With a genre like tokusatsu, a majority of the characters are fighting in spandex and rubber suits. Due to this, voice actors are needed to give life to these characters. The hope is that this small retrospective gives a light on the various ways voice acting enters the world of tokusatsu.
Part of the performance of a suited monster is the physical suit acting, but an equally key factor is the voice that comes out of it. With very little in the way of facial expressions, it takes a great voice actor to sell the character. One of the most famous examples are award-winning anime veterans: Toshihiko Seki, Kōji Yusa, Masaki Terasoma, Kenichi Suzumura making the Taros from Kamen Rider Den-O some of the franchise’s most popular characters with their diverse range of personalities.
The beginning of American tokusatsu was filled with voice actors who were responsible for the boom of anime in the 90s. It was uncommon in the original Saban-era to find key players like Robert Axelrod and the late Bob Papenbrook bringing multiple characters to life and still be recognizable, and yet completely different at the same time.
Generally reserved for main villains are voice actors playing both their monster and human forms. Doing so allows the voice actor to generate a deeper connection to the character with a full performance of both voice and body. For example, one can truly feel Chase’s attempts to be human in Kamen Rider Drive once Taiko Katono takes the screen. Often times the musical talents of the actor is put to good use like when Haruka Tomatsu comes out of the recording booth with an Idol-style performance as Candelira’s human disguise in Zyuden Sentai Kyoruyger.
For many a tokusatsu actor, they land their first role as a Ranger or a Rider. After tokusatsu, many of them go onto voice-over work in anime with notable examples being M.A.O, Masaya Matsukase, Hiroshi Fujioka, and Joji Nakata. Many fans love seeing these actors come back as Rangers or Riders, but often times they go behind the microphone and while doing so take a turn to the dark side by voicing villains. This is most recently seen with the three Vice Shoguns from Uchu Sentai Kyuranger played by Hiroshi Tsuchida, Arisa Komiya and, Naoya Uchida, all Sentai alumni.
The West has been no stranger to this practice with former VR Trooper Brad Hawkins taking up the mantle of the morphed Gold Zeo Ranger and three of the five Machine Empire Generals in the Power Rangers 10th Anniversary episode Forever Red played by former Rangers: Archie Kao, Walter Jones, and Catherine Sutherland.
As expected for a show marketed to children, tokusatsu uses a narrator to catch its viewers up on events throughout the story. A good narrator is able to convey this in a dramatic and engaging way. Hōchū Ōtsuka was a welcome addition to Kamen Rider Gaim with his theatrical style delivery of narration accompanied to a traditional Japanese style instrumentation. On the Sentai side, Kei Grant gave Juken Sentai Gekiranger both majesty of an engaging story, but also the exciting adventure of kung-fu.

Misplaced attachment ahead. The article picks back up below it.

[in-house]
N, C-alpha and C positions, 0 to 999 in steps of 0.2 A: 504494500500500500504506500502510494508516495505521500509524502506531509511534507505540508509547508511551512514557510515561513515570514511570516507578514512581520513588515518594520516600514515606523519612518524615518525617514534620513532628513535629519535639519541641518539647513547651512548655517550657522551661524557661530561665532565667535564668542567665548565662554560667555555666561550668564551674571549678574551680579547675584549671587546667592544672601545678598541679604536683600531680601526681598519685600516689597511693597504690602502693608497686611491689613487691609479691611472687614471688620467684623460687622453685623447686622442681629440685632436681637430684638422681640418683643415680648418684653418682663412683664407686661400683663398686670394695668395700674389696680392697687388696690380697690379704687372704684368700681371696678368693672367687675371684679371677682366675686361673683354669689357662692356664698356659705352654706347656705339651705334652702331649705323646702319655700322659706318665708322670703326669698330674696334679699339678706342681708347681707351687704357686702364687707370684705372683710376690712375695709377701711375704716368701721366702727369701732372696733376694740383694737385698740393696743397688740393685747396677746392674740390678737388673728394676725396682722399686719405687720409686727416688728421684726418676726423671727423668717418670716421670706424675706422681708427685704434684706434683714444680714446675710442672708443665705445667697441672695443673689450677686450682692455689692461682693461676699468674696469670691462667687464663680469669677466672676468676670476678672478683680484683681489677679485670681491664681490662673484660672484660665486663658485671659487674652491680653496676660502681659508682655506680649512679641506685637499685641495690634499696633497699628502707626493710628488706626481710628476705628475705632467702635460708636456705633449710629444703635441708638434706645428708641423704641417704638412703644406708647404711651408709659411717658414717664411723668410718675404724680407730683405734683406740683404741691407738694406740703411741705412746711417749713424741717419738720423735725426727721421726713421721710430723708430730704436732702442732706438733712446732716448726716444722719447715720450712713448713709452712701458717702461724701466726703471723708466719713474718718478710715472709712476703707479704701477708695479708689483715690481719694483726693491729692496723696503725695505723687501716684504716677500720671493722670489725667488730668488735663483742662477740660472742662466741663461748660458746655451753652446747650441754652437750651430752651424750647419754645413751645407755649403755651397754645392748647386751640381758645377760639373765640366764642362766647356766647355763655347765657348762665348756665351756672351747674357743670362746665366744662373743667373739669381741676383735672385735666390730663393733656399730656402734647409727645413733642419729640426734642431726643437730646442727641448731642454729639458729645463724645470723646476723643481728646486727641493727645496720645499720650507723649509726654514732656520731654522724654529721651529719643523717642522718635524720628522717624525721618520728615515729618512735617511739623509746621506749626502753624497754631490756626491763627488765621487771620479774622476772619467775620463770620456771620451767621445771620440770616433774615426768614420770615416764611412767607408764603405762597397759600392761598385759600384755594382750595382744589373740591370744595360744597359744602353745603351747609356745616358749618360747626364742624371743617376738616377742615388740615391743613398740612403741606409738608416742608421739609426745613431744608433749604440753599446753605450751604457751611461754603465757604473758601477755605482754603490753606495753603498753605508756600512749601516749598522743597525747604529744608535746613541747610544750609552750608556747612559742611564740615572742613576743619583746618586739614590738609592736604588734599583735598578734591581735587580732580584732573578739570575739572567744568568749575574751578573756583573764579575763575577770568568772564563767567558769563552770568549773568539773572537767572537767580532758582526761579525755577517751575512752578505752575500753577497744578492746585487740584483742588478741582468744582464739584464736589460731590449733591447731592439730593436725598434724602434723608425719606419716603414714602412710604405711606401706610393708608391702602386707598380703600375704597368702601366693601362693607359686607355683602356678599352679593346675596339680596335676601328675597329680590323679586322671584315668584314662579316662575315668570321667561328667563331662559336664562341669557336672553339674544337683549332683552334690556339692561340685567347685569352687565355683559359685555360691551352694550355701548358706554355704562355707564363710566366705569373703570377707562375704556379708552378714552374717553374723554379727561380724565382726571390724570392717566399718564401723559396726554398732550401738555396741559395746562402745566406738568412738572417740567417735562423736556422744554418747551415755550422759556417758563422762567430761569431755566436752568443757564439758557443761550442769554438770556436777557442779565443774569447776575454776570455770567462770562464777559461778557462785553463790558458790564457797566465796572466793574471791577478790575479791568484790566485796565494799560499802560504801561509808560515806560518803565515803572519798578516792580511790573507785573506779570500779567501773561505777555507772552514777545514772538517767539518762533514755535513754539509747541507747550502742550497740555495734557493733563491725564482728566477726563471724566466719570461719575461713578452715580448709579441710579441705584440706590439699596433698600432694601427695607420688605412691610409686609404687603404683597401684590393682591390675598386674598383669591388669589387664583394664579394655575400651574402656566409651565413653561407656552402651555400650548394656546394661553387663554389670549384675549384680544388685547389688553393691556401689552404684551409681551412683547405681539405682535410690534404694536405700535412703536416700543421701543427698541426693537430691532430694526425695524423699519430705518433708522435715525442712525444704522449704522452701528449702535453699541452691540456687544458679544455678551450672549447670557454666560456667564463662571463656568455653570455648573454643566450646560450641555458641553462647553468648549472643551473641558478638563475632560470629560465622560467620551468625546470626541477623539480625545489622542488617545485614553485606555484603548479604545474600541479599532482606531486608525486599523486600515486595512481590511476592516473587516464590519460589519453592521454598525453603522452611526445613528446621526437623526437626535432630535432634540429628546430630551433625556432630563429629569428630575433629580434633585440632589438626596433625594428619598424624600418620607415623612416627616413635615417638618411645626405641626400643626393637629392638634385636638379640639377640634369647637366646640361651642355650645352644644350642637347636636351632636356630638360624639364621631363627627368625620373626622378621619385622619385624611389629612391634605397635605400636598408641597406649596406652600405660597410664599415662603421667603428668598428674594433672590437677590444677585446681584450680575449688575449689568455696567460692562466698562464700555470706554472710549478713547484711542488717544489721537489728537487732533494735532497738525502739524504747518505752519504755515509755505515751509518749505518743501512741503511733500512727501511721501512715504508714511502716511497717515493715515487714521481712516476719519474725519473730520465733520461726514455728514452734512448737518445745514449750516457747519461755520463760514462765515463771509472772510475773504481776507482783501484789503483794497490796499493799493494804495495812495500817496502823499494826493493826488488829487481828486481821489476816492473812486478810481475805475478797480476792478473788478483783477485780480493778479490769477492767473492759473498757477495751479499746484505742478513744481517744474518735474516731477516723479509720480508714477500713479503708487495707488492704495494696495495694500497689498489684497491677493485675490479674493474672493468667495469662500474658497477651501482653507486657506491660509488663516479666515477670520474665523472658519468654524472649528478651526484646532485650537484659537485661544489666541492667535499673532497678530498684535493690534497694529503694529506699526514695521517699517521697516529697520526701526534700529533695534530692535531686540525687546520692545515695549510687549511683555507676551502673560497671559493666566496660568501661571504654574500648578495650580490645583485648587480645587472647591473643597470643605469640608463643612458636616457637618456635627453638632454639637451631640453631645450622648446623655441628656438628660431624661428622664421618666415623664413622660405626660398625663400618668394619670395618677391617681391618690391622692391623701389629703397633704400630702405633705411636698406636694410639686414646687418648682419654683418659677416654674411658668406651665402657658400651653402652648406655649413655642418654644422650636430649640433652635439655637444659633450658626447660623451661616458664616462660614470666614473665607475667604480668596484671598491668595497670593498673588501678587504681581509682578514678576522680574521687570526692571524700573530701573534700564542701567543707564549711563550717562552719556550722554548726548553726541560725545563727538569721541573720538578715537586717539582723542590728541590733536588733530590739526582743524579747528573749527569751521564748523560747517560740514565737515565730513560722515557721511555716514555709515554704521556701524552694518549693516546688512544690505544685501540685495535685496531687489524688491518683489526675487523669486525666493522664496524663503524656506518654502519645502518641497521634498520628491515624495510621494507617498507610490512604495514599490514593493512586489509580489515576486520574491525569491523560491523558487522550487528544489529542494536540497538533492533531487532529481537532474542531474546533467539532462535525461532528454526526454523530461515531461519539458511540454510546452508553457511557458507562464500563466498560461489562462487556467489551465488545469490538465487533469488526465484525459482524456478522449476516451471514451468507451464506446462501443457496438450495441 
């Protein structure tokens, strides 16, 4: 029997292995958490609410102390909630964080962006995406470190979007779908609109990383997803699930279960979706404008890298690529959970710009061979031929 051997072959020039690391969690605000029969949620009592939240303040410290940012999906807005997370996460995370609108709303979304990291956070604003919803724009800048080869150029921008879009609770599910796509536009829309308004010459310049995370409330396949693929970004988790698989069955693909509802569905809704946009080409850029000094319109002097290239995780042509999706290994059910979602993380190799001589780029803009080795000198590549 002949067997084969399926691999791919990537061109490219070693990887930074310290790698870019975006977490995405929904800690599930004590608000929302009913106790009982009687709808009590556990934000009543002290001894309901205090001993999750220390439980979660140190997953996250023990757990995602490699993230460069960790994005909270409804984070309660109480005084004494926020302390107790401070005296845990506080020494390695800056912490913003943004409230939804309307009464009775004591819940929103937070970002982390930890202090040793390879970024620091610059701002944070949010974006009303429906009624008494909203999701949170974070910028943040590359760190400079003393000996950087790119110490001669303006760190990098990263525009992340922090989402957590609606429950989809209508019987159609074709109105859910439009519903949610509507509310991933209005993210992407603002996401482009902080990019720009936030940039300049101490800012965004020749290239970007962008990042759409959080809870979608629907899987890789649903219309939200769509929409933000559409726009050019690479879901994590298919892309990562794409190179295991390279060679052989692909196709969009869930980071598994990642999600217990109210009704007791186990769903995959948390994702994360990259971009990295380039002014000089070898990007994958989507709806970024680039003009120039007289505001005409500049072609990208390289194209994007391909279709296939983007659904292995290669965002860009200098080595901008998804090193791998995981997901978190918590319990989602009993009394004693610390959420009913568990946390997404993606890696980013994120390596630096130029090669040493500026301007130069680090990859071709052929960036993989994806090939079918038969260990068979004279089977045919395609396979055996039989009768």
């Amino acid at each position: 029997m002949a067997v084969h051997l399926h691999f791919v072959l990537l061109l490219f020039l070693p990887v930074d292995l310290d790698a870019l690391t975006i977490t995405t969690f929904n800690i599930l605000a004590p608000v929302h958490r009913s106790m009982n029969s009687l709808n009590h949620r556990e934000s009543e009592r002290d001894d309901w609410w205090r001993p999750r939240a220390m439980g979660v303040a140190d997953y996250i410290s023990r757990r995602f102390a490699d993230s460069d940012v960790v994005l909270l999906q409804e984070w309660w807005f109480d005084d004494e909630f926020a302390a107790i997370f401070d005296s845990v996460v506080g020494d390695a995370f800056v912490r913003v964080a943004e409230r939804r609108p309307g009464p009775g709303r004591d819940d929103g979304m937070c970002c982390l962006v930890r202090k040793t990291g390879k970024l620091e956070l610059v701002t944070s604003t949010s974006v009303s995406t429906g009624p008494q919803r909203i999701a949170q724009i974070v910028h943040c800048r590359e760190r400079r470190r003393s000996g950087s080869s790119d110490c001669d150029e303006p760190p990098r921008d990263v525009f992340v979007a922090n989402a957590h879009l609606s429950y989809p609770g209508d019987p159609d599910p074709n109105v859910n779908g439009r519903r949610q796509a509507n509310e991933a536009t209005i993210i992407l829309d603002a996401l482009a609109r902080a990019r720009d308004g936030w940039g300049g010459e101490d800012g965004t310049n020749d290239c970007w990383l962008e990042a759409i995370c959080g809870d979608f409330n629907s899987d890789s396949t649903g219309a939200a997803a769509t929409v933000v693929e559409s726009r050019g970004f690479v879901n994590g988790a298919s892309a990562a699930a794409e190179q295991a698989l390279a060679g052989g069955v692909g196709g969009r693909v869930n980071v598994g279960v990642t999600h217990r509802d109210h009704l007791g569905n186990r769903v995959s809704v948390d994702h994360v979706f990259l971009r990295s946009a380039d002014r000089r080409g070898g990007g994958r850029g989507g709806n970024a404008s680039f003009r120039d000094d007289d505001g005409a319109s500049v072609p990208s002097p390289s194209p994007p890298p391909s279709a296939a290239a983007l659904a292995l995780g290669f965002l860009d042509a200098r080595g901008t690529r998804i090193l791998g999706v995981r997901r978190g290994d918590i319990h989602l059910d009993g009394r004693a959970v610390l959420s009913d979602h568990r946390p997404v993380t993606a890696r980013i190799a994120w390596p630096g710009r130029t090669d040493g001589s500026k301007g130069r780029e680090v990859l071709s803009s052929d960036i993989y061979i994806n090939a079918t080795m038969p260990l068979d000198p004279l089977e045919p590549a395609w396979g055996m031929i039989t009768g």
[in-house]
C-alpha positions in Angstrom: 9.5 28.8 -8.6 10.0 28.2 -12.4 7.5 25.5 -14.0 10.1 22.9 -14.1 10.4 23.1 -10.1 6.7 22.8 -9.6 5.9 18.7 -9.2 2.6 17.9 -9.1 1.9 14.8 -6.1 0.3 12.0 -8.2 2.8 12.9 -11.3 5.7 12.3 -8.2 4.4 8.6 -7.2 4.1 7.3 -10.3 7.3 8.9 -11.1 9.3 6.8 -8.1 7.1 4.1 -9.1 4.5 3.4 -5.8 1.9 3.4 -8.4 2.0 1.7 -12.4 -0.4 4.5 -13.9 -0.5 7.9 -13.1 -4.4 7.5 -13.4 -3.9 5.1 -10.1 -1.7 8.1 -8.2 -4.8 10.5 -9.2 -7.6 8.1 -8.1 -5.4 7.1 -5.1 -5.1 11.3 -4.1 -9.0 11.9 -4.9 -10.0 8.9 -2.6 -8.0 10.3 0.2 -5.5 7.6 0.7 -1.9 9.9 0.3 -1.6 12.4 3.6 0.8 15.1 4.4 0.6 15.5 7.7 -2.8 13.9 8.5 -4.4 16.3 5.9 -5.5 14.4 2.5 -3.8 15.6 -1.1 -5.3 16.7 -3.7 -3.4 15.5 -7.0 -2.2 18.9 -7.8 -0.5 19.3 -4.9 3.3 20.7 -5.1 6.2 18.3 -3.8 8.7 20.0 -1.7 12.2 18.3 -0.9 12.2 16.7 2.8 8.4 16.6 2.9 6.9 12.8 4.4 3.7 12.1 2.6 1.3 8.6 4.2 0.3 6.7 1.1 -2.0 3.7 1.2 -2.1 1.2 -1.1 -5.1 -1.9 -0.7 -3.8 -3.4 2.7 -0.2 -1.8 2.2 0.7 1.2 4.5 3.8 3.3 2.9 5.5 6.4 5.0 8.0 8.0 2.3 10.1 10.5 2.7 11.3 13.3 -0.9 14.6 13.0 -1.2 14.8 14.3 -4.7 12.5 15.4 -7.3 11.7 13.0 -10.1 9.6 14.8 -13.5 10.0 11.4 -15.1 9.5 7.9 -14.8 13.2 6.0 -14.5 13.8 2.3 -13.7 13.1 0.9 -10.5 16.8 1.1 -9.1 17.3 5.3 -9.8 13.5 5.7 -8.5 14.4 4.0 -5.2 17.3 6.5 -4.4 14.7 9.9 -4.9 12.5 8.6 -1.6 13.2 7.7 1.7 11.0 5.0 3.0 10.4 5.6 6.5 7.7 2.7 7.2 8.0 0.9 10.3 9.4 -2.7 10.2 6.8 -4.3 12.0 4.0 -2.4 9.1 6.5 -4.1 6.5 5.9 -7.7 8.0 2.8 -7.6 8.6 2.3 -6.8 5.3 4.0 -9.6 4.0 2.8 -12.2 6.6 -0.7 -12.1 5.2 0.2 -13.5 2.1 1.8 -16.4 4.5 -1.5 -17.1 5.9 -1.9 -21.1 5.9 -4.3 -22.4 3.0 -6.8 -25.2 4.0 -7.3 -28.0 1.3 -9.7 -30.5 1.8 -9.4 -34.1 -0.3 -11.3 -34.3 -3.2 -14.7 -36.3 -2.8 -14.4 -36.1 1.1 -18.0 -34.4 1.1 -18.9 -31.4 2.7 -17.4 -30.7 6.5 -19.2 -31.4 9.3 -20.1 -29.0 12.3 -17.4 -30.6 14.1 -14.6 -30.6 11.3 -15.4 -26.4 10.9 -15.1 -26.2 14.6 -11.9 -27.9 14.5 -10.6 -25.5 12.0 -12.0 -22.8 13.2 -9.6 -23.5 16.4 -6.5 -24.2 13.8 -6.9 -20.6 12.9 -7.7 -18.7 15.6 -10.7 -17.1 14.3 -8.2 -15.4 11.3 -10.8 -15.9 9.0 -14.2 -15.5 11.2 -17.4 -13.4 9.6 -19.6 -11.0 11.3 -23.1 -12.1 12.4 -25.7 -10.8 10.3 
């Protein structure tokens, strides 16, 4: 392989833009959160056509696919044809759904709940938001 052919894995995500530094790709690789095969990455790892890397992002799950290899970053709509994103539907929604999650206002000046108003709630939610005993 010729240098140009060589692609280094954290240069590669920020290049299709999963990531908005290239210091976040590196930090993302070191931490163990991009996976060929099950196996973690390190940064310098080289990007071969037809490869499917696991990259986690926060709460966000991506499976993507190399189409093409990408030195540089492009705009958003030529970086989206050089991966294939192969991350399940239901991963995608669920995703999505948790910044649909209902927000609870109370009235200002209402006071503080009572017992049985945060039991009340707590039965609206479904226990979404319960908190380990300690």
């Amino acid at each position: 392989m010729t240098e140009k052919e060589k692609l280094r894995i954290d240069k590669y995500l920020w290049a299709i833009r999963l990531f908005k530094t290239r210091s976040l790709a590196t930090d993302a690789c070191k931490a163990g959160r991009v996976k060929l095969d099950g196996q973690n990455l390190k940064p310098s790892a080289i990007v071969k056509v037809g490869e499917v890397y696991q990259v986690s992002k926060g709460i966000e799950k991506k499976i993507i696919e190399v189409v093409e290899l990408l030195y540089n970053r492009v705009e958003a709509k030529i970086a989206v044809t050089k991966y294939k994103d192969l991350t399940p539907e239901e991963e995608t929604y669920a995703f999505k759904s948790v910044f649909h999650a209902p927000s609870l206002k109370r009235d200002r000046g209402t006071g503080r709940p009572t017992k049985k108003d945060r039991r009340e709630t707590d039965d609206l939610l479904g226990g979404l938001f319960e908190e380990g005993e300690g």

Oftentimes narration is provided by the various characters of the show. This can be heard with the Engines of Engine Sentai Go-Onger took up a rotation with each Engine narrating every few episodes. Kamen Rider, on occasion, has taken part of this, with Tomokazu Sugita as Kivat narrating Kamen Rider Kiva, later on to be joined by Akira Ishida once the upgrade of Tatsulot was introduced. The idea of a driver narrating was once again employed with the voice of the Gaia Memories Fumihiko Tachiki narrating Kamen Rider W. Looking at Western tokusatsu, a notable example being Dave Mallow proclaiming “Today on the Mighty Morphin’ Power Rangers!” at the beginning of every episode in the show’s peak. Narration has been a staple of Power Rangers during the Neo-Saban era with the booming voice of Stig Eldred from Samurai to Dino SuperCharge, almost in an effort to further the brand’s identity. While Stig did not return to Ninja Steel and Super Ninja Steel, this tradition was carried on with Daryl Habraken taking the mantle.
This article only begins to cover the reach voice acting has in tokusatsu over its multiple decade history. Not to mention the fact that for many of the actors who play Rangers and Riders have to learn the art of ADR once their characters change into their alter egos. It would most certainly be foolish to ignore the impact the industry had for without it a great part of the tokusatsu experience would be lost.
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